LCBO noted the discounted purchases are subject to a monthly limit. It can range as high as 36 bottles of wine alone a month.

    “These purchases are subject to quantity limits which are based on rank and NATO cardholders are allowed one purchase per month tax-free at the store designated on their permit,” LCBO spokeswoman Genevieve Tomney said in an email.

    The following are the monthly entitlements at 49 per cent of list price for those with so-called NATO permits:

  • An officer can purchase 9,120 millilitres of spirits, 27,360 ml of wine and 288 bottles of beer.
  • A warrant officer/sergeant can buy 4,560 ml of spirits, 13,680 ml of wine and 144 bottles of beer.
  • A corporal can buy 2,280 ml of spirits, 6,840 ml of wine and 72 bottles of beer.
  • “NATO permits are valid for one fiscal year and an annual administration fee is required before each card is issued. When NATO personnel are no longer stationed in Ontario they are required to return the card to LCBO,” Tomney said.

    The current number of NATO personnel currently authorized to make a purchase is 181, but the number has been over 200 in past years.

    The LCBO and Sousa stressed that the booze discount is not available to any person working for federal, provincial or municipal governments.

    Submit News to CKA News Irish gay marriage vote ?a defeat for humanity,? Vatican says
    Wed, 27 May 2015 20:08:56 EDT

    VATICAN CITY—The Vatican’s secretary of state has called the Irish vote to legalize gay marriage a “defeat for humanity,” evidence of the soul-searching going on in Catholic circles after the predominantly Roman Catholic country overwhelmingly rejected traditional church teaching on marriage.

    Cardinal Pietro Parolin said he was saddened by the landslide decision, in which more than 62 per cent of Irish voters said “yes,” despite church teaching that marriage is only between a man and woman.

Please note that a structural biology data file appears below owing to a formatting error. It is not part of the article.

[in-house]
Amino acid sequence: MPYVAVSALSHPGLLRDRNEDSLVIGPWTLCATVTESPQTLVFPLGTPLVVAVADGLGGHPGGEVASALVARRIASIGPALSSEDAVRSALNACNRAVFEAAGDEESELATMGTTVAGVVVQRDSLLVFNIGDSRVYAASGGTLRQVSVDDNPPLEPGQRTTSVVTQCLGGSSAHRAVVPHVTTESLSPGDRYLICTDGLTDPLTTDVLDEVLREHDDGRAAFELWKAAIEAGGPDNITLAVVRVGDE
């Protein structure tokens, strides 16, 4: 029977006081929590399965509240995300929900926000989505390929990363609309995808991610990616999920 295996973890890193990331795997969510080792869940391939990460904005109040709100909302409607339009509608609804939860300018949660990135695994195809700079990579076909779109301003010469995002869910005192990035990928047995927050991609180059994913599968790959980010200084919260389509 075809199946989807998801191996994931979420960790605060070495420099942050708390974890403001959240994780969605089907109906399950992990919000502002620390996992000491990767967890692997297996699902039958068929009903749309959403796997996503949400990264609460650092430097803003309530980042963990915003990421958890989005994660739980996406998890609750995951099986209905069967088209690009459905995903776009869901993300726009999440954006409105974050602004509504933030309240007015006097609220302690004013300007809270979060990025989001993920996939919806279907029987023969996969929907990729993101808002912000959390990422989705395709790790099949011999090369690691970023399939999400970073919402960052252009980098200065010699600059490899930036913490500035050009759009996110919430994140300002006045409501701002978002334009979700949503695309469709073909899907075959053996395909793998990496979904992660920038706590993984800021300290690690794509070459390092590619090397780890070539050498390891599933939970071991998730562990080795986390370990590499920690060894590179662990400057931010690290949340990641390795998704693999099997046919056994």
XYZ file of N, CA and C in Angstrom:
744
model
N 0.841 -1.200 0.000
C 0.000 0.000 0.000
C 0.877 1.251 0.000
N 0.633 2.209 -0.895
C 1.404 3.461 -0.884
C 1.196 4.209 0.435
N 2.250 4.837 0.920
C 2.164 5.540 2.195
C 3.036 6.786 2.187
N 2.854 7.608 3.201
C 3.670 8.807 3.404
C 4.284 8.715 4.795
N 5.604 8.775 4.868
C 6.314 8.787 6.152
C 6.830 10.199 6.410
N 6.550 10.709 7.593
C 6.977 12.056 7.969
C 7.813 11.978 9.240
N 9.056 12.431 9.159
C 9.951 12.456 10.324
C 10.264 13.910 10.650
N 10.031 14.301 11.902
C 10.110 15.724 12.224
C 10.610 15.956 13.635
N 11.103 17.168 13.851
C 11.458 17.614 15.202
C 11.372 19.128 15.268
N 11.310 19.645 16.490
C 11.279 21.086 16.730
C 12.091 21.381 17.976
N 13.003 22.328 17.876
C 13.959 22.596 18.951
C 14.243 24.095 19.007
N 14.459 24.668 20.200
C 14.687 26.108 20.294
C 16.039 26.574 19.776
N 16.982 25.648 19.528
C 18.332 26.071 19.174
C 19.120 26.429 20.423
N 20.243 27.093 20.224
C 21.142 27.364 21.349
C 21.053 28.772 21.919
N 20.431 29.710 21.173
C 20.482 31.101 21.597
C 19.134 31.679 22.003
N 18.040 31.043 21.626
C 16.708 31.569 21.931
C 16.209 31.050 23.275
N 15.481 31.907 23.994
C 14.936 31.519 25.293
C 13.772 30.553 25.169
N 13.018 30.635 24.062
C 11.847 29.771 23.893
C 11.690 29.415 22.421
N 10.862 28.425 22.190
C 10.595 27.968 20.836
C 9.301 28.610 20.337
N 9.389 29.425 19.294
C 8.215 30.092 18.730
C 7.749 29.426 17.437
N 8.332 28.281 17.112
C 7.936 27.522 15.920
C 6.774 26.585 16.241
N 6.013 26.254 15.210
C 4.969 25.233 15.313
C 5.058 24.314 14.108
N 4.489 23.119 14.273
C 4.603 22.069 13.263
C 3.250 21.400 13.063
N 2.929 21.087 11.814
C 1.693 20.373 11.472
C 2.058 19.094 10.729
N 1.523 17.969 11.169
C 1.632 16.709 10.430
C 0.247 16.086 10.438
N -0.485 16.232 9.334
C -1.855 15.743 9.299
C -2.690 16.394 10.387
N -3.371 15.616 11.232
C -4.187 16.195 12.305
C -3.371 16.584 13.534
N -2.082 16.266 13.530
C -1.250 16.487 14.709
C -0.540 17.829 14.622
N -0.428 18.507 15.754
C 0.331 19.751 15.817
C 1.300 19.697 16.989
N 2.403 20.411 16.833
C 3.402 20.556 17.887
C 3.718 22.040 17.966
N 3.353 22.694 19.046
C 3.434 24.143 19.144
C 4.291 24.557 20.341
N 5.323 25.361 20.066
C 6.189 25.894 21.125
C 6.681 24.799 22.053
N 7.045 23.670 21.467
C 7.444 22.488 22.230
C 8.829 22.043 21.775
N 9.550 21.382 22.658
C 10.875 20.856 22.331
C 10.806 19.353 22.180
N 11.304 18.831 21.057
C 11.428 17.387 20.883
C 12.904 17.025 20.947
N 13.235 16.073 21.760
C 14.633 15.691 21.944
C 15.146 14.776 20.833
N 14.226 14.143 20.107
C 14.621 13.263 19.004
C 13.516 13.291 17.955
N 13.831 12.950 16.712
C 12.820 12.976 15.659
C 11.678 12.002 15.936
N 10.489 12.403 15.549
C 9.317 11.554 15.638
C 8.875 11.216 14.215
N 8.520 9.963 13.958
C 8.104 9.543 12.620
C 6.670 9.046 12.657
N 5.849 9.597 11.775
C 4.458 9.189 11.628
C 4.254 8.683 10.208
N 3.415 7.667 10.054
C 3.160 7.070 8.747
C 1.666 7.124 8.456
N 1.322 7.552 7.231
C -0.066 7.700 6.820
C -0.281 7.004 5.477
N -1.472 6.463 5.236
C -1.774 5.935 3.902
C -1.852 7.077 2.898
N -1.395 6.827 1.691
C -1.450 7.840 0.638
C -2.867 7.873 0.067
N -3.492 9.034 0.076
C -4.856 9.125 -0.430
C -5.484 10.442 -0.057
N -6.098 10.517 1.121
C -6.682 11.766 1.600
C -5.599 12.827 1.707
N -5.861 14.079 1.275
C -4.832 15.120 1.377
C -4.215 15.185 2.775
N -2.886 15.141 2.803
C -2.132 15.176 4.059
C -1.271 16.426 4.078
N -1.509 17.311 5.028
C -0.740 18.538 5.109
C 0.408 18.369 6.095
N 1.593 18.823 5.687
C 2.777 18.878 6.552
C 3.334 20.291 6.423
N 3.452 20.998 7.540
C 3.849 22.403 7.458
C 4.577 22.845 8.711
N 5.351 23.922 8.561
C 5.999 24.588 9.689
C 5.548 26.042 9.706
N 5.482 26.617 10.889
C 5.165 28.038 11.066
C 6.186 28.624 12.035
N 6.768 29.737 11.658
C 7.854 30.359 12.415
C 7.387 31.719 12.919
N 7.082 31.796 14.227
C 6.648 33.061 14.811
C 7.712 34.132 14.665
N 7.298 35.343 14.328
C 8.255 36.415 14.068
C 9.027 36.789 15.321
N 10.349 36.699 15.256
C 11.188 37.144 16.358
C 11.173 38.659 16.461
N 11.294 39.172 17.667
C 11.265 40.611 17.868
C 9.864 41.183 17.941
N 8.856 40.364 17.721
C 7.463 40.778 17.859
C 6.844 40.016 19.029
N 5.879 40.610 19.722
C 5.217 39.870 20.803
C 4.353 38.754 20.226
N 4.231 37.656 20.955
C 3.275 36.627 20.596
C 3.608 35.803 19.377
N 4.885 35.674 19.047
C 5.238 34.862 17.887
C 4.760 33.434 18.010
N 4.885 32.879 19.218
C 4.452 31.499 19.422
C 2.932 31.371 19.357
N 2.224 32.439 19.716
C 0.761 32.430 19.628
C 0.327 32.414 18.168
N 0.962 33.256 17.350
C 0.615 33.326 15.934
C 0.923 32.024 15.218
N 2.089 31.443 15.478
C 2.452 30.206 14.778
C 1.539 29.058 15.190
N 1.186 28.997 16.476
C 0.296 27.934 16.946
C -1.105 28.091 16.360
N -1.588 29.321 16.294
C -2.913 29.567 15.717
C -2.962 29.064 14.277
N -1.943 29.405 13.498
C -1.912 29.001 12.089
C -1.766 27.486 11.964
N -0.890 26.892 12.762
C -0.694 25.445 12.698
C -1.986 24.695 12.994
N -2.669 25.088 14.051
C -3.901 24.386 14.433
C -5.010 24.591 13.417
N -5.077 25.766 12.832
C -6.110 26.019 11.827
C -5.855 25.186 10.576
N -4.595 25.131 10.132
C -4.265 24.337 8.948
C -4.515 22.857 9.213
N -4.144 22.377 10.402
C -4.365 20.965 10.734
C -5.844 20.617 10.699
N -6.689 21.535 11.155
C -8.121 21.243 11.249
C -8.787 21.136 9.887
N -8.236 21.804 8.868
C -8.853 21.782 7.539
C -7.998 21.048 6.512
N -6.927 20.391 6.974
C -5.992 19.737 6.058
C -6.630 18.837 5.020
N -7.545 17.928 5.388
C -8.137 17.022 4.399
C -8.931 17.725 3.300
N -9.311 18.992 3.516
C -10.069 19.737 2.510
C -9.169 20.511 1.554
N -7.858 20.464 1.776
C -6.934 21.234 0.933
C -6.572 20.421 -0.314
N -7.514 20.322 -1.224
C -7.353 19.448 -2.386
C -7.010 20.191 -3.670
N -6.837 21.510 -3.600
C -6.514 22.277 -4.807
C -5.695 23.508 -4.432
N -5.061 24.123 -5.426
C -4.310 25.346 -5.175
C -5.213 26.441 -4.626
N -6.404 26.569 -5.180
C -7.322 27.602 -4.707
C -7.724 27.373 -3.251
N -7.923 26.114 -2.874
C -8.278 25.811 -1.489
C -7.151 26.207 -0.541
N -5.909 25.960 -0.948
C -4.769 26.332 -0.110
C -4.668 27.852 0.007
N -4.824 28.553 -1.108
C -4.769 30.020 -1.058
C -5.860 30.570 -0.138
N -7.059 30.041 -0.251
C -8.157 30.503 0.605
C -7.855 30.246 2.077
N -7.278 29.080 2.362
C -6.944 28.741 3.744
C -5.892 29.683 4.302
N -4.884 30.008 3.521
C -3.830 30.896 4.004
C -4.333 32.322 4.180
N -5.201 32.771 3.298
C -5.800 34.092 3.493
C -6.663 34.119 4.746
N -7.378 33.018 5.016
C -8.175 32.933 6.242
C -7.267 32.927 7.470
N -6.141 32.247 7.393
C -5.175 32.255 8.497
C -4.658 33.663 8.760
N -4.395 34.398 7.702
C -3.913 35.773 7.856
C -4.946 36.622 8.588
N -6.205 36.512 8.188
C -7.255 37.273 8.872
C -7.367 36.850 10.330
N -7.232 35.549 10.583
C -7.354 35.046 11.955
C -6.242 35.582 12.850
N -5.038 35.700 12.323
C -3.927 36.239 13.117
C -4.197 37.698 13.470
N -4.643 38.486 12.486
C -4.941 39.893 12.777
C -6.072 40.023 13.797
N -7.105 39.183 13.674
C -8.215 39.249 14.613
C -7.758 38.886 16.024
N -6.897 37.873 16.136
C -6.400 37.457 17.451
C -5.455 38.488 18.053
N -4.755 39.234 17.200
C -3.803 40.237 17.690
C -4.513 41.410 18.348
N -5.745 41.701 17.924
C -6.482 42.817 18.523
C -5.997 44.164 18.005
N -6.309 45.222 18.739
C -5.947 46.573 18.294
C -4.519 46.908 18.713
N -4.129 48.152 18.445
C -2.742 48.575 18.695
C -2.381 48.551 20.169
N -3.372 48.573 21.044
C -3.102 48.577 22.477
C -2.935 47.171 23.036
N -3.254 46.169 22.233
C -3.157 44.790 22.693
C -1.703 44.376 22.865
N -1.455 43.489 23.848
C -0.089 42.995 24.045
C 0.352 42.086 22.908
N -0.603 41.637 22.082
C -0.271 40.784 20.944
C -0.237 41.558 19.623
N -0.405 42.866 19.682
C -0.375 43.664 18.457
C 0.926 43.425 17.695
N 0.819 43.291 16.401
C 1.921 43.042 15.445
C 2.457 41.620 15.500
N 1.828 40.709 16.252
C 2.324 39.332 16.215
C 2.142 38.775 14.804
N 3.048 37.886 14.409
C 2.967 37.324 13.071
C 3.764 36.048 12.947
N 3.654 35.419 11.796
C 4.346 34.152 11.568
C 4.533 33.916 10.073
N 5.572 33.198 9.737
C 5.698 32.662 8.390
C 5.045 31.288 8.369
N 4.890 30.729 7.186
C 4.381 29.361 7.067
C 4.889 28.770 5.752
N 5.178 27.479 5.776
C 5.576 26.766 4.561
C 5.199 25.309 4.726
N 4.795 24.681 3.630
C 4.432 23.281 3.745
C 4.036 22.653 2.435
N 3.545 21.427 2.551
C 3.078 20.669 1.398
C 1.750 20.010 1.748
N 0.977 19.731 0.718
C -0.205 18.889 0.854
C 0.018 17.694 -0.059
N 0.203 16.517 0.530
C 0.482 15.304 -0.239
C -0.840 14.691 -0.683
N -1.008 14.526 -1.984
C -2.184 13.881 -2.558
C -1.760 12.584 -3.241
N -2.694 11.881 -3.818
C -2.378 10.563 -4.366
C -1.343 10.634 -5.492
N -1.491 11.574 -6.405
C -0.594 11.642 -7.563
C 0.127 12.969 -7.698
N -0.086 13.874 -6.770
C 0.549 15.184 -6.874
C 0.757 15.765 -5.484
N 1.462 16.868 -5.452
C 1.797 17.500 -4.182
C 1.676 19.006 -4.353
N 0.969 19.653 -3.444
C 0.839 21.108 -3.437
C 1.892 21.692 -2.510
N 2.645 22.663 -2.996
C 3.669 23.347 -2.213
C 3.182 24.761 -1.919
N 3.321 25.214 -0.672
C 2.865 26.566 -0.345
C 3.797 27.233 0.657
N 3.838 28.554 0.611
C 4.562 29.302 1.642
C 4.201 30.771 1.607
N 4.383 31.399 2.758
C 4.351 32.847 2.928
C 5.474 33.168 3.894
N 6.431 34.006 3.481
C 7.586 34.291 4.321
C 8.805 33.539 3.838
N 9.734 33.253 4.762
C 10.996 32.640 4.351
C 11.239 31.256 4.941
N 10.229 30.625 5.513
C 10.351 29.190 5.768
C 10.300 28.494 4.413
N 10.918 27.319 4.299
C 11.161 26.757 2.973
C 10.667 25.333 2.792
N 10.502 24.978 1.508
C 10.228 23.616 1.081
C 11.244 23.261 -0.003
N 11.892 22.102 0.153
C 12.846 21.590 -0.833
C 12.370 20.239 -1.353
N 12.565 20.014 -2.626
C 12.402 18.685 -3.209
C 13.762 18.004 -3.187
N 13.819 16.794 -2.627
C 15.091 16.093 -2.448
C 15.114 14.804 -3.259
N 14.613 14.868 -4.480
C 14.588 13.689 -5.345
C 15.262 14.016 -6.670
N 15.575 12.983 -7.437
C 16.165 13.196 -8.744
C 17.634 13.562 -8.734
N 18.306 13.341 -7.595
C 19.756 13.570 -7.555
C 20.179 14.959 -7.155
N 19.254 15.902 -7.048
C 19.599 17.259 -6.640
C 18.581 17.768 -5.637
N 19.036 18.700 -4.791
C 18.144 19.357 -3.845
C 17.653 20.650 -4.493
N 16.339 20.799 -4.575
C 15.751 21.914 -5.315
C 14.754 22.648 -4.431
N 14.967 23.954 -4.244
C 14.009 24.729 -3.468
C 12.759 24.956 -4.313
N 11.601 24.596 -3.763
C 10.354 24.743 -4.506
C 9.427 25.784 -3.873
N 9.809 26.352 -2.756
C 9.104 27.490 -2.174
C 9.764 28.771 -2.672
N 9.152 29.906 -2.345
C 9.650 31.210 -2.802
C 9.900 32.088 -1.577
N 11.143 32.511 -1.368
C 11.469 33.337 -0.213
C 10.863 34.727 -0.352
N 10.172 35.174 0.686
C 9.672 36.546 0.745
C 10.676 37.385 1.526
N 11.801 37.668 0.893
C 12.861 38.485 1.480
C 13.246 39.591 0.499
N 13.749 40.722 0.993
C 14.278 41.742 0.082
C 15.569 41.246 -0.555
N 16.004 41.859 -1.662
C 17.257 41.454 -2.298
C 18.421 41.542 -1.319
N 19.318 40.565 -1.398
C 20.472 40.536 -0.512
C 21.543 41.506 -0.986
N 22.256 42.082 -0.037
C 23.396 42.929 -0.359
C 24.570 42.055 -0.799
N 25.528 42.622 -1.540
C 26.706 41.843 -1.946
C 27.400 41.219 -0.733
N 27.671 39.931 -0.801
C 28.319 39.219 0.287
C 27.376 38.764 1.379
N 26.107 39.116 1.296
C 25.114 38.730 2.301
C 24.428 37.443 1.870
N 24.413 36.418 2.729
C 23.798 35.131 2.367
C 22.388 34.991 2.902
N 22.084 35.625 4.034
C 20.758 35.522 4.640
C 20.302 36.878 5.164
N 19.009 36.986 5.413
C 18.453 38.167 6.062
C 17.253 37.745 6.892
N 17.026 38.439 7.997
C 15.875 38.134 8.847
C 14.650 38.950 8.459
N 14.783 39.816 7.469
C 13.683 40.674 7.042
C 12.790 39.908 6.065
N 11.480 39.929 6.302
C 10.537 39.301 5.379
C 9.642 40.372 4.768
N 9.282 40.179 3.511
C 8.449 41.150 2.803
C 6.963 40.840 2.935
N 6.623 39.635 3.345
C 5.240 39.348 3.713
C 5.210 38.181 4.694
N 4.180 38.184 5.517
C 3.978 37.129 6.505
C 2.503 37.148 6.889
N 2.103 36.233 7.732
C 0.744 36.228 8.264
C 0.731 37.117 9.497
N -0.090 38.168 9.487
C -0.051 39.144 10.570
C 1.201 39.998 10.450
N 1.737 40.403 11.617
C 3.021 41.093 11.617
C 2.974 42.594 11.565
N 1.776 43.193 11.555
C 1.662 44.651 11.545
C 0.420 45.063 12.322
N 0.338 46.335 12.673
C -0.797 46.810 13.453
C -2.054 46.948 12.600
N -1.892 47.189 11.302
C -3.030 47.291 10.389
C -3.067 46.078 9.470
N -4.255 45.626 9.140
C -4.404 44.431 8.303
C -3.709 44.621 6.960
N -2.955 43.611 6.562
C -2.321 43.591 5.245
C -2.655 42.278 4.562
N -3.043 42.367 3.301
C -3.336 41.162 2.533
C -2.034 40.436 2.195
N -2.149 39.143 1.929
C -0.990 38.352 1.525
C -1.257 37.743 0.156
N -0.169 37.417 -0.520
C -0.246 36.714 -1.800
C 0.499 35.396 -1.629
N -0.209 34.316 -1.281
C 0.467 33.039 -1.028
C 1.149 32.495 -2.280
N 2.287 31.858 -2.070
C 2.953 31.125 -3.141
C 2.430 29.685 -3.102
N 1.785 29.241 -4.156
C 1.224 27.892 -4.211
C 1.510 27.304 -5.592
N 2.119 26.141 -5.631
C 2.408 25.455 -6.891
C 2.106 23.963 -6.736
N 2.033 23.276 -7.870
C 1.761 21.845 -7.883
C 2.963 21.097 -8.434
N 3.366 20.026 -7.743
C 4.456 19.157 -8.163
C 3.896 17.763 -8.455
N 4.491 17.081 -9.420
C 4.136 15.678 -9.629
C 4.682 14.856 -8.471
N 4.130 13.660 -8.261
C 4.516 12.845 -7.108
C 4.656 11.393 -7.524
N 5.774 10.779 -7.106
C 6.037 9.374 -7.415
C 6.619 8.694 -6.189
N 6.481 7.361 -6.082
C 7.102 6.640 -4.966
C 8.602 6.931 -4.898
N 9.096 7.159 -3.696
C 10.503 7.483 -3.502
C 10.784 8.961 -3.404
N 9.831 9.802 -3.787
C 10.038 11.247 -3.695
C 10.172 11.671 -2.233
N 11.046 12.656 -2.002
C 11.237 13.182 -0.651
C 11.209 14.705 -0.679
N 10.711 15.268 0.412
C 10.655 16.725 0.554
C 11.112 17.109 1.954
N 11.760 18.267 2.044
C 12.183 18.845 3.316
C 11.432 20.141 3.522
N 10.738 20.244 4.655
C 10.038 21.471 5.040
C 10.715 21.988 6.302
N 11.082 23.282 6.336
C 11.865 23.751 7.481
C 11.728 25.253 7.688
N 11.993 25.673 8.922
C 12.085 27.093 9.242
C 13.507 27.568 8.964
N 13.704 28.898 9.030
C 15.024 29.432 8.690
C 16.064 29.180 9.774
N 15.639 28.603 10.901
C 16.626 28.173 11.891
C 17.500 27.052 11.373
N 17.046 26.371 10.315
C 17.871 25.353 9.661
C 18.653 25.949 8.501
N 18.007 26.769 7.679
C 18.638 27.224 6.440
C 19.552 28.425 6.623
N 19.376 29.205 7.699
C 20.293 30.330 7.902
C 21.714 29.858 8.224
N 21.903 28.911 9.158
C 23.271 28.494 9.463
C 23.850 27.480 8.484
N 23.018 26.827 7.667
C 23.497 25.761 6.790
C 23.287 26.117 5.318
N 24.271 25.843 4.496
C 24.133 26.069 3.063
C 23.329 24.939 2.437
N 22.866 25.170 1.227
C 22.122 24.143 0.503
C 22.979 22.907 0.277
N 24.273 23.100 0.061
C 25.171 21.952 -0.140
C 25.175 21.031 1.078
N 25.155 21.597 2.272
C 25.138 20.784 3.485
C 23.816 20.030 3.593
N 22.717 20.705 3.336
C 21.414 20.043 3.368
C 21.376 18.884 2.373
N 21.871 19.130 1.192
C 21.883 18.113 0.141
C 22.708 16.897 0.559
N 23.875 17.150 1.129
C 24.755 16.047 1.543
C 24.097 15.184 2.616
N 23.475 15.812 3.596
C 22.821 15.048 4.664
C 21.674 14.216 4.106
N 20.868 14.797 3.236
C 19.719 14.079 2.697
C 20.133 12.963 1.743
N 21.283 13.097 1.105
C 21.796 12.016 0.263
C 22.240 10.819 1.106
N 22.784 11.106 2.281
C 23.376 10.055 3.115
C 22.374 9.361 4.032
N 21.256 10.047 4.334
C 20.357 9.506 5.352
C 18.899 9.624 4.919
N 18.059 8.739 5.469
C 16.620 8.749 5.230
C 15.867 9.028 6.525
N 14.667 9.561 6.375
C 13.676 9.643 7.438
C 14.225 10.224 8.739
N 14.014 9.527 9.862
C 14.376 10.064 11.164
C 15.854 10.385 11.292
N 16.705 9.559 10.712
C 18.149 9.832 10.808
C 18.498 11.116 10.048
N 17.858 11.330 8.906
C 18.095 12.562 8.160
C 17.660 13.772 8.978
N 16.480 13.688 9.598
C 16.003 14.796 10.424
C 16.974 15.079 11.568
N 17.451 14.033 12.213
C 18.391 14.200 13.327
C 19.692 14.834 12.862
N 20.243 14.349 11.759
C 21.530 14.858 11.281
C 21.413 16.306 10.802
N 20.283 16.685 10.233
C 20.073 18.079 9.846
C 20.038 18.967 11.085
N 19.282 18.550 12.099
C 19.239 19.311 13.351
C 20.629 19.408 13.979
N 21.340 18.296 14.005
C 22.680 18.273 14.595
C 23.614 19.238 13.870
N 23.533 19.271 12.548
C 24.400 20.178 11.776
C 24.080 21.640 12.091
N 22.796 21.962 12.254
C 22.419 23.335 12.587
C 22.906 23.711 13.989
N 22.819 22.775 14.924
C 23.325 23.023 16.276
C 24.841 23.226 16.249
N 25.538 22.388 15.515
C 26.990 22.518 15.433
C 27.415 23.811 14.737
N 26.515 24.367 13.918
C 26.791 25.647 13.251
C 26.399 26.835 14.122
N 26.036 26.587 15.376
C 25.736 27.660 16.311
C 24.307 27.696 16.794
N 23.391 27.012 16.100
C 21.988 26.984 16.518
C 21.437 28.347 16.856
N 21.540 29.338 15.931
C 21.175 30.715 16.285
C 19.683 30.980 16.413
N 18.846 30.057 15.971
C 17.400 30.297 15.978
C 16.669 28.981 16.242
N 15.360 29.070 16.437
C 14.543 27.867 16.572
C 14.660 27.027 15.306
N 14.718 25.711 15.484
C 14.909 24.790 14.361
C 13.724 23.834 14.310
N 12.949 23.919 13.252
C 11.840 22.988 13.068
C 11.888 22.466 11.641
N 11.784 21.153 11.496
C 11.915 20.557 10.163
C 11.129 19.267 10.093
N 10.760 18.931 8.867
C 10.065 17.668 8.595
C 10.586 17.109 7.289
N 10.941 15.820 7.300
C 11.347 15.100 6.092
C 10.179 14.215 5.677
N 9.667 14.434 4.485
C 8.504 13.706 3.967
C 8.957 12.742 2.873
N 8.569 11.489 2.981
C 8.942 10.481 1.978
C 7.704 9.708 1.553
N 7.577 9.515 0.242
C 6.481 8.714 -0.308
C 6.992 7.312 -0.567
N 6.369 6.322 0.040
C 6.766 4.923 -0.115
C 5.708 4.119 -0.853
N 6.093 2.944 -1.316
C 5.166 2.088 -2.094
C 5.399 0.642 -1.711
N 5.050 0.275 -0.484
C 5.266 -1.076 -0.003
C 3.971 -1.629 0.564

In comments to reporters Tuesday evening, Parolin referred to remarks by the Archbishop of Dublin, Diarmuid Martin, that the results showed the church needed to do a “reality check” since it clearly wasn’t reaching young people with its message.

    “I don’t think you can speak only about a defeat for Christian principles, but a defeat for humanity,” he said.

    The Catholic Church in Ireland has lost much of its moral authority following widespread sex abuse scandals and a general secularization of society. Martin himself called the vote part of a “social revolution” that required the church to look at whether it had “drifted completely away from young people.”

    Pope Francis hasn’t commented directly on the Irish results, but on Wednesday he stressed traditional church teaching on marriage as being between man and woman. Francis has dedicated his weekly general audience catechism lessons to family issues, so Wednesday’s remarks about the importance of the period of engagement before a marriage were perfectly in line with the themes he has been stressing for months.

    Francis said couples should use their engagements to really get to know one another, acknowledging that they may know one another “intimately,” and even live together, but don’t truly know one another.

    During the period of engagement, he said, “The man learns about women by learning about this woman, his fiancée, while the woman learns about men by learning about this man, her fiancé.”

    Francis’s weekly catechism lessons are part of his two-year study on family issues that will culminate in October when bishops from around the world gather to discuss better ways to minister to today’s Catholics. At their preliminary meeting last fall, bishops stressed the need to better welcome gays into the church, but ruled out gay marriage.